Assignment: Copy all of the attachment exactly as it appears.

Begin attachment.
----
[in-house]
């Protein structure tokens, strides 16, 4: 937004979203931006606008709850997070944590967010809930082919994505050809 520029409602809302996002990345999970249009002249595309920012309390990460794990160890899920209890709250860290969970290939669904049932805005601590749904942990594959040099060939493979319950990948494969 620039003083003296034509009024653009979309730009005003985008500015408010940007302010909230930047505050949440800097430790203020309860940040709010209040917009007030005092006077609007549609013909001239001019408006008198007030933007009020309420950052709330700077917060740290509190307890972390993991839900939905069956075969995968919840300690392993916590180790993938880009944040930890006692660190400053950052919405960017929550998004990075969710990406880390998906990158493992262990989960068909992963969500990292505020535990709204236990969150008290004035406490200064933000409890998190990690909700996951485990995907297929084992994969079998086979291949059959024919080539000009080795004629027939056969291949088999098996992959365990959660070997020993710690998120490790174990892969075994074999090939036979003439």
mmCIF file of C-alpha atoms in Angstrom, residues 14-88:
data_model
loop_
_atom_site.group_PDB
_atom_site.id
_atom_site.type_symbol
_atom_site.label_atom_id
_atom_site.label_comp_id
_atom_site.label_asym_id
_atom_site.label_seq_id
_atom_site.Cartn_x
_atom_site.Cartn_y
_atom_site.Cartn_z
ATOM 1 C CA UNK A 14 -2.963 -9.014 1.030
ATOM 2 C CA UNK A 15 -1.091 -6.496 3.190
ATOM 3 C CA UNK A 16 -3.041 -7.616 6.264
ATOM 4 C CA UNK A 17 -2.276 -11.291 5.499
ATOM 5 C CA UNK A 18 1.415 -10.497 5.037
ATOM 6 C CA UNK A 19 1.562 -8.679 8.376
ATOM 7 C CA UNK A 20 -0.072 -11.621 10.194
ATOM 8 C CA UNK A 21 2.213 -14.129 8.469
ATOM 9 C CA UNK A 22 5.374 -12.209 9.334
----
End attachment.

[in-house]
């Protein structure tokens, strides 16, 4: 937004979203931006606008709850997070944590967010809930082919994505050809 520029409602809302996002990345999970249009002249595309920012309390990460794990160890899920209890709250860290969970290939669904049932805005601590749904942990594959040099060939493979319950990948494969 620039003083003296034509009024653009979309730009005003985008500015408010940007302010909230930047505050949440800097430790203020309860940040709010209040917009007030005092006077609007549609013909001239001019408006008198007030933007009020309420950052709330700077917060740290509190307890972390993991839900939905069956075969995968919840300690392993916590180790993938880009944040930890006692660190400053950052919405960017929550998004990075969710990406880390998906990158493992262990989960068909992963969500990292505020535990709204236990969150008290004035406490200064933000409890998190990690909700996951485990995907297929084992994969079998086979291949059959024919080539000009080795004629027939056969291949088999098996992959365990959660070997020993710690998120490790174990892969075994074999090939036979003439």
mmCIF file of C-alpha atoms in Angstrom, residues 14-88:
data_model
loop_
_atom_site.group_PDB
_atom_site.id
_atom_site.type_symbol
_atom_site.label_atom_id
_atom_site.label_comp_id
_atom_site.label_asym_id
_atom_site.label_seq_id
_atom_site.Cartn_x
_atom_site.Cartn_y
_atom_site.Cartn_z
ATOM 1 C CA UNK A 14 -2.963 -9.014 1.030
ATOM 2 C CA UNK A 15 -1.091 -6.496 3.190
ATOM 3 C CA UNK A 16 -3.041 -7.616 6.264
ATOM 4 C CA UNK A 17 -2.276 -11.291 5.499
ATOM 5 C CA UNK A 18 1.415 -10.497 5.037
ATOM 6 C CA UNK A 19 1.562 -8.679 8.376
ATOM 7 C CA UNK A 20 -0.072 -11.621 10.194
ATOM 8 C CA UNK A 21 2.213 -14.129 8.469
ATOM 9 C CA UNK A 22 5.374 -12.209 9.334